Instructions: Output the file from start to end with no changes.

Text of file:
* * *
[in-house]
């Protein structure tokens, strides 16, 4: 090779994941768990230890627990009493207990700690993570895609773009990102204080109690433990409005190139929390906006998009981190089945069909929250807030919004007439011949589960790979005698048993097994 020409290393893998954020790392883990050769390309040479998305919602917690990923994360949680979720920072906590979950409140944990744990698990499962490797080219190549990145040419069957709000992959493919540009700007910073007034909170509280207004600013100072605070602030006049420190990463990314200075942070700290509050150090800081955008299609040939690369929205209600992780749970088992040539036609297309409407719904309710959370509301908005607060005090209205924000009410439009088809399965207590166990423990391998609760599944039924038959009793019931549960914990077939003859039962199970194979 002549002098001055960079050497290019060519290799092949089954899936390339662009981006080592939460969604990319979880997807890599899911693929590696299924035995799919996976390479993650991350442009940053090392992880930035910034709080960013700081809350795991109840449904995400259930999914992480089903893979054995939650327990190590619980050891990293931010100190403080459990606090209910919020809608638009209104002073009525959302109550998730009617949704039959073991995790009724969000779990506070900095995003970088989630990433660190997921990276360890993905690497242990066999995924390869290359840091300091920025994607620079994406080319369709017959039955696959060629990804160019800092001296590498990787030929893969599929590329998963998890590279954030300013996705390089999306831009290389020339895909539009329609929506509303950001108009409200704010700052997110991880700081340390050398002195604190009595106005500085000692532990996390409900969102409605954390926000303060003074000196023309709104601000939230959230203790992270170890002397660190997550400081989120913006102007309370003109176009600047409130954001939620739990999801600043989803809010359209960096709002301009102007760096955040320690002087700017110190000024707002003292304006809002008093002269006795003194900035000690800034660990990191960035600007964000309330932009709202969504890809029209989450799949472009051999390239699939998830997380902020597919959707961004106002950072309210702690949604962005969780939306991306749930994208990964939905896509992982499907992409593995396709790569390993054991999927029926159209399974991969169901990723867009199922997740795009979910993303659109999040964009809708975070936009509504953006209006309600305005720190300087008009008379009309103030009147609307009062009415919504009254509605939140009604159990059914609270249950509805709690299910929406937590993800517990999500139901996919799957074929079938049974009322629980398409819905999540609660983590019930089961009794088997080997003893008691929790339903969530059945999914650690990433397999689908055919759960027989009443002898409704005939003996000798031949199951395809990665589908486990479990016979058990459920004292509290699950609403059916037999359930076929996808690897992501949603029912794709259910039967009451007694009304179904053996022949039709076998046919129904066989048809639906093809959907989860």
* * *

[in-house]
């Protein structure tokens, strides 16, 4: 090779994941768990230890627990009493207990700690993570895609773009990102204080109690433990409005190139929390906006998009981190089945069909929250807030919004007439011949589960790979005698048993097994 020409290393893998954020790392883990050769390309040479998305919602917690990923994360949680979720920072906590979950409140944990744990698990499962490797080219190549990145040419069957709000992959493919540009700007910073007034909170509280207004600013100072605070602030006049420190990463990314200075942070700290509050150090800081955008299609040939690369929205209600992780749970088992040539036609297309409407719904309710959370509301908005607060005090209205924000009410439009088809399965207590166990423990391998609760599944039924038959009793019931549960914990077939003859039962199970194979 002549002098001055960079050497290019060519290799092949089954899936390339662009981006080592939460969604990319979880997807890599899911693929590696299924035995799919996976390479993650991350442009940053090392992880930035910034709080960013700081809350795991109840449904995400259930999914992480089903893979054995939650327990190590619980050891990293931010100190403080459990606090209910919020809608638009209104002073009525959302109550998730009617949704039959073991995790009724969000779990506070900095995003970088989630990433660190997921990276360890993905690497242990066999995924390869290359840091300091920025994607620079994406080319369709017959039955696959060629990804160019800092001296590498990787030929893969599929590329998963998890590279954030300013996705390089999306831009290389020339895909539009329609929506509303950001108009409200704010700052997110991880700081340390050398002195604190009595106005500085000692532990996390409900969102409605954390926000303060003074000196023309709104601000939230959230203790992270170890002397660190997550400081989120913006102007309370003109176009600047409130954001939620739990999801600043989803809010359209960096709002301009102007760096955040320690002087700017110190000024707002003292304006809002008093002269006795003194900035000690800034660990990191960035600007964000309330932009709202969504890809029209989450799949472009051999390239699939998830997380902020597919959707961004106002950072309210702690949604962005969780939306991306749930994208990964939905896509992982499907992409593995396709790569390993054991999927029926159209399974991969169901990723867009199922997740795009979910993303659109999040964009809708975070936009509504953006209006309600305005720190300087008009008379009309103030009147609307009062009415919504009254509605939140009604159990059914609270249950509805709690299910929406937590993800517990999500139901996919799957074929079938049974009322629980398409819905999540609660983590019930089961009794088997080997003893008691929790339903969530059945999914650690990433397999689908055919759960027989009443002898409704005939003996000798031949199951395809990665589908486990479990016979058990459920004292509290699950609403059916037999359930076929996808690897992501949603029912794709259910039967009451007694009304179904053996022949039709076998046919129904066989048809639906093809959907989860």